Someone recently asked me what a typical day was like as a teaching principal. Those of us who “know”, know just how atypical a day can be as a teaching principal – and that’s one of the best parts about my role as Principal at Australian Christian College Launceston.
When I was a student many years ago, we didn’t see much of our principal. You actually didn’t want to see them as it typically meant you were in trouble for something. I knew being a principal could be different from what I had experienced. After several career twists and turns, including several years as a tennis coach, I found my way to ACC Launceston.
We’re a K-10, co-ed, Christian school in Launceston in northern Tasmania with a mission to develop students who are equipped spiritually, academically, socially and physically to be a positive influence on the world. Our on-campus student community has around 65 students and our Distance Education program, launched this year as the first non-government DE provider in the state, has another 25+ students enrolled.
As I continued recounting more about what a typical day was like, I realised I’m a filler of holes. Some of these holes are expected and predictable. I teach anywhere from six to 15 classes each week – some in person, others through our DE program. As Principal, I take the lead on writing high end documentation like Block Grant Authority applications for capital funding to expand our building or other government documentation as needed. Then there are the reports to key stakeholders in a range of areas. Other holes to fill are less predictable. Light bulb needs changing, bus needs a driver for an excursion, a ball stuck on the roof or needs pumping, IT issues, mess in the toilets – whatever needs doing at the time!
The beauty in being a teaching Principal at a school like mine are the connections you get to make. I’m not just the Principal but I’m also one of the teachers – lesson planning and preparing like everyone else. To the students, I’m the technologies or health teacher in the morning; the person to get a bandage from at recess; and the disciplinarian as needed. And to the parents, I have an incredible handle on the pulse of the school. I know the children by name, who their siblings are, who picks them up at the end of the day and a high majority of the time, what is happening in their lives.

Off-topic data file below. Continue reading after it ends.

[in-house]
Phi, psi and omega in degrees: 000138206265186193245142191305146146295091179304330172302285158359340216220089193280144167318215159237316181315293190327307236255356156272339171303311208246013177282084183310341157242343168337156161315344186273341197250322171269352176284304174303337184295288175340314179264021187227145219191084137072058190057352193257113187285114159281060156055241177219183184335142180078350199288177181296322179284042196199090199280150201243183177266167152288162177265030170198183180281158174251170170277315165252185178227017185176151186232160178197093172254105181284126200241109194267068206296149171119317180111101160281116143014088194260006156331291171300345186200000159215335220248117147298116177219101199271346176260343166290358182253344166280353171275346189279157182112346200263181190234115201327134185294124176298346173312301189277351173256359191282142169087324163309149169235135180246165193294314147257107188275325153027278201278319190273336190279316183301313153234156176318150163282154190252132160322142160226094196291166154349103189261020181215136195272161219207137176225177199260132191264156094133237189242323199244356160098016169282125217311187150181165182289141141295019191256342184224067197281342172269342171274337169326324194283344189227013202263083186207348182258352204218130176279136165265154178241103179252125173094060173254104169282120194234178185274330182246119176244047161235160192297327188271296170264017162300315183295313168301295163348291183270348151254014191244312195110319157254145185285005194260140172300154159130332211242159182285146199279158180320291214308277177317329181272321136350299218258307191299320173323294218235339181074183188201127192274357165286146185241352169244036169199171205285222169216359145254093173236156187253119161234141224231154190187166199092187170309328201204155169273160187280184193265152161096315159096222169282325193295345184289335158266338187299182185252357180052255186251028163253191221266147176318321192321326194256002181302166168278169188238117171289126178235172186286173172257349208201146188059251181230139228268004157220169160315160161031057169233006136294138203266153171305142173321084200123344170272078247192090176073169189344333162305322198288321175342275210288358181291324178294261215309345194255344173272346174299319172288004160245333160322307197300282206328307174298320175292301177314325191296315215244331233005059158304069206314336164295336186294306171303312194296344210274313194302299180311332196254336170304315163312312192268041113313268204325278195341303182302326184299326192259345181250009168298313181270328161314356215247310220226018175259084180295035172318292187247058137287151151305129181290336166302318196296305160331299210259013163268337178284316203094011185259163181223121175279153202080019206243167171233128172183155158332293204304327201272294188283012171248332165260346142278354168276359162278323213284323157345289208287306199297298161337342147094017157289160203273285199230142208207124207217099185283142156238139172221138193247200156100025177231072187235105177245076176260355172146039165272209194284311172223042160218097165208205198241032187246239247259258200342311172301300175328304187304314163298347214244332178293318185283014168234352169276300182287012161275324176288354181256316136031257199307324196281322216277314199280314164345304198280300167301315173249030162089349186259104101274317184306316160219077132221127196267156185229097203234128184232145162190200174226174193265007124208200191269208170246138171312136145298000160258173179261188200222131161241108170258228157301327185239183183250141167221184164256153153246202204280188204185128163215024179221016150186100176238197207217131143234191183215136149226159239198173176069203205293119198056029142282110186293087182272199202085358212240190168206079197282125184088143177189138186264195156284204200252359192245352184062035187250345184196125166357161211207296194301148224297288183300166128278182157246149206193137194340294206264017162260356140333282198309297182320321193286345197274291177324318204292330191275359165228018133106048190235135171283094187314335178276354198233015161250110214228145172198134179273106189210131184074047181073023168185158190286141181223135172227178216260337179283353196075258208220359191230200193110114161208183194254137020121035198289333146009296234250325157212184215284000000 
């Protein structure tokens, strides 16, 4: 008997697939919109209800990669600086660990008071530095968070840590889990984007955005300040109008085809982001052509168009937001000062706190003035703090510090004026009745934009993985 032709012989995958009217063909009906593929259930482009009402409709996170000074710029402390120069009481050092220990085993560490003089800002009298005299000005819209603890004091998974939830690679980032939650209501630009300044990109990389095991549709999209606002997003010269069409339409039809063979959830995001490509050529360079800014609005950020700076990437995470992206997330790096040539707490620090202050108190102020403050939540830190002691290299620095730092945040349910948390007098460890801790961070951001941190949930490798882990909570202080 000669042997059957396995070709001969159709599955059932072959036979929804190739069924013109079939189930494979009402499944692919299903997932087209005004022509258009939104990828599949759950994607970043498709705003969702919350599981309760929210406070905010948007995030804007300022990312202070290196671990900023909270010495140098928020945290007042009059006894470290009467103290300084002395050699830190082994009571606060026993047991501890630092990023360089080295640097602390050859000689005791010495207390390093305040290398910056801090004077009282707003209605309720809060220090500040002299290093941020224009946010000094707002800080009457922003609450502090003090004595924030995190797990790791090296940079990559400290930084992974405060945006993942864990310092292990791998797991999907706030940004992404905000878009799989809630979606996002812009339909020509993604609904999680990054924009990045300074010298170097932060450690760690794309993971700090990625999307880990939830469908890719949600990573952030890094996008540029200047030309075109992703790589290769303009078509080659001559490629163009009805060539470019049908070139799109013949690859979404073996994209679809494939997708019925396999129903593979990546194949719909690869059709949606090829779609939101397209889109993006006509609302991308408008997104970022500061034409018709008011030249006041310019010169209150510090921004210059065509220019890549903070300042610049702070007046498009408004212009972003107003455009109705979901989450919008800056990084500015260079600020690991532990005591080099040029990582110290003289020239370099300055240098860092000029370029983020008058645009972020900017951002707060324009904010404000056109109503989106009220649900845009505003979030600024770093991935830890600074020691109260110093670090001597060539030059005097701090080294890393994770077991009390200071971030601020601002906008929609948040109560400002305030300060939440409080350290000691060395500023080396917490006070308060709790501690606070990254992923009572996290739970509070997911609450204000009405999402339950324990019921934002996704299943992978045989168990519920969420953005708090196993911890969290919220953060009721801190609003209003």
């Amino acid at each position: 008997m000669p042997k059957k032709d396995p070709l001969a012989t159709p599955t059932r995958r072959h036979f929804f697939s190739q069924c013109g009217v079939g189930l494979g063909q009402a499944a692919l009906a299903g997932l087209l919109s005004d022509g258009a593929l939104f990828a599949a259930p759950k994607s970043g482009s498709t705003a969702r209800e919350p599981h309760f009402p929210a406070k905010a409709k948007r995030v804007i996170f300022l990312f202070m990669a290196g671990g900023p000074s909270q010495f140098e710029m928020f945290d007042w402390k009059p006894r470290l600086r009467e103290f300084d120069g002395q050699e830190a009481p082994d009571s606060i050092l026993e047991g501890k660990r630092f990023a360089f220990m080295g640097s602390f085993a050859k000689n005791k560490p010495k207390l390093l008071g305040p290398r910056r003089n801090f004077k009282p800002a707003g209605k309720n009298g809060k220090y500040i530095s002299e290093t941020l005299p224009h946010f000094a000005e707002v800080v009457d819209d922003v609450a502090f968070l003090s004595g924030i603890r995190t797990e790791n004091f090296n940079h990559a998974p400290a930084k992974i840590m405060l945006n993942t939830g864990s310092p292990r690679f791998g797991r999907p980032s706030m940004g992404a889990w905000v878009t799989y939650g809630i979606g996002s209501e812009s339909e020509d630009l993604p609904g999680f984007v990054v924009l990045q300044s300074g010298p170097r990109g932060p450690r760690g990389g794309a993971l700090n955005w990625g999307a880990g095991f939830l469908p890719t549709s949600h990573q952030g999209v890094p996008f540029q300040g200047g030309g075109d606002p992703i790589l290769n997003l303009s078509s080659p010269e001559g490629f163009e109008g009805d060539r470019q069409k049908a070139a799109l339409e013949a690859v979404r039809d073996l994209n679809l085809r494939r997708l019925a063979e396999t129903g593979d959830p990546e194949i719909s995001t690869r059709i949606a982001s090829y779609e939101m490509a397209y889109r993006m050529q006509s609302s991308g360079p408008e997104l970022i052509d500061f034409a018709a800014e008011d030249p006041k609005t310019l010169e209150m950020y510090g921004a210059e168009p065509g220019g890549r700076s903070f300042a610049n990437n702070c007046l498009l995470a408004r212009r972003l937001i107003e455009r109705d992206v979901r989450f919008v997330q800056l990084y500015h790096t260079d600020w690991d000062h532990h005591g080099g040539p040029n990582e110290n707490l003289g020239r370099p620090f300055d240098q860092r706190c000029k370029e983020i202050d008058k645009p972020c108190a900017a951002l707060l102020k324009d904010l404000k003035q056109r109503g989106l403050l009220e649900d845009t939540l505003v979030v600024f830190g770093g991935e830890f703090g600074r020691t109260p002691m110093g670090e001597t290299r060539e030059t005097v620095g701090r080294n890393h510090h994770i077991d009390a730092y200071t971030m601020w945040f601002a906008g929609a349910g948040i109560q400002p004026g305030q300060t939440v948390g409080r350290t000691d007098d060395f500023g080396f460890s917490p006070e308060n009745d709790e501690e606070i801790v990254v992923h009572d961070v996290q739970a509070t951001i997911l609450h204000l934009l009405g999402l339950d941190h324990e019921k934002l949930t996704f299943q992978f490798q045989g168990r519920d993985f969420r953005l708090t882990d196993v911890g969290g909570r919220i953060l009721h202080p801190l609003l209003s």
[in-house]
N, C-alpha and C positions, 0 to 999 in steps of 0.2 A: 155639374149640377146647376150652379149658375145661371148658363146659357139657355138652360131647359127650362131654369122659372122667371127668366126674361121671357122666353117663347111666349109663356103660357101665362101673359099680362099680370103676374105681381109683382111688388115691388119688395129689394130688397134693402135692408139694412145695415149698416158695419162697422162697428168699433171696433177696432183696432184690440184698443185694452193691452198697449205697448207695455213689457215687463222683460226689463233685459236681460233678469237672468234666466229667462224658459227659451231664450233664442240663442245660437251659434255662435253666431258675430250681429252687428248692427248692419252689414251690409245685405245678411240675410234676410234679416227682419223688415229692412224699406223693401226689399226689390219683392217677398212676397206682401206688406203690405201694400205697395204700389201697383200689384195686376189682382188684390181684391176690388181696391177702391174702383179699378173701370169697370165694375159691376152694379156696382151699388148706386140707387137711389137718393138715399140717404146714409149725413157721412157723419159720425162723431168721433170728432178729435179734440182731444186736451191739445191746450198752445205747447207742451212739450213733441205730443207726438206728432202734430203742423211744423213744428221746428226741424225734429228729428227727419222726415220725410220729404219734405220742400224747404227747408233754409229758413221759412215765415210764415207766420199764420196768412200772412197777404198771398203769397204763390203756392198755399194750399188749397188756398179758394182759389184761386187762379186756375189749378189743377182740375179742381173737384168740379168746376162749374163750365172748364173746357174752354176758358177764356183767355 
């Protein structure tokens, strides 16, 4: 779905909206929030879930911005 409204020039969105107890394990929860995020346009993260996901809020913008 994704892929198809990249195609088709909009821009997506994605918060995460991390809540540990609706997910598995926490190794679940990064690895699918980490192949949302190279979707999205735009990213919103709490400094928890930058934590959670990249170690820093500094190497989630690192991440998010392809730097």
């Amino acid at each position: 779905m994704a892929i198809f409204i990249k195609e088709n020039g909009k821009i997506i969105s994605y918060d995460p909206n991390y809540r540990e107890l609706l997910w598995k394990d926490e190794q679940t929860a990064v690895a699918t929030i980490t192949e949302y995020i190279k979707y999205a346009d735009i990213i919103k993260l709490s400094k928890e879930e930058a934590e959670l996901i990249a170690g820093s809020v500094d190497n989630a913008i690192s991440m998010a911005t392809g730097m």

The best part of being a teaching Principal is meeting the needs of the school community. I won’t ask my staff to do something I wouldn’t do myself. I work hard to be engaging, relaxed and comforting to meet the community’s needs which at times can be a struggle to get it right..
Being a teaching Principal isn’t for everyone, nor is it right for every school. Doing so, though, has led me to a greater understanding of our school systems and functionality, and the beautiful community of teachers, students, families and staff at ACC Launceston.
Author credit: by Martin Howell, Principal of Australian Christian College Launceston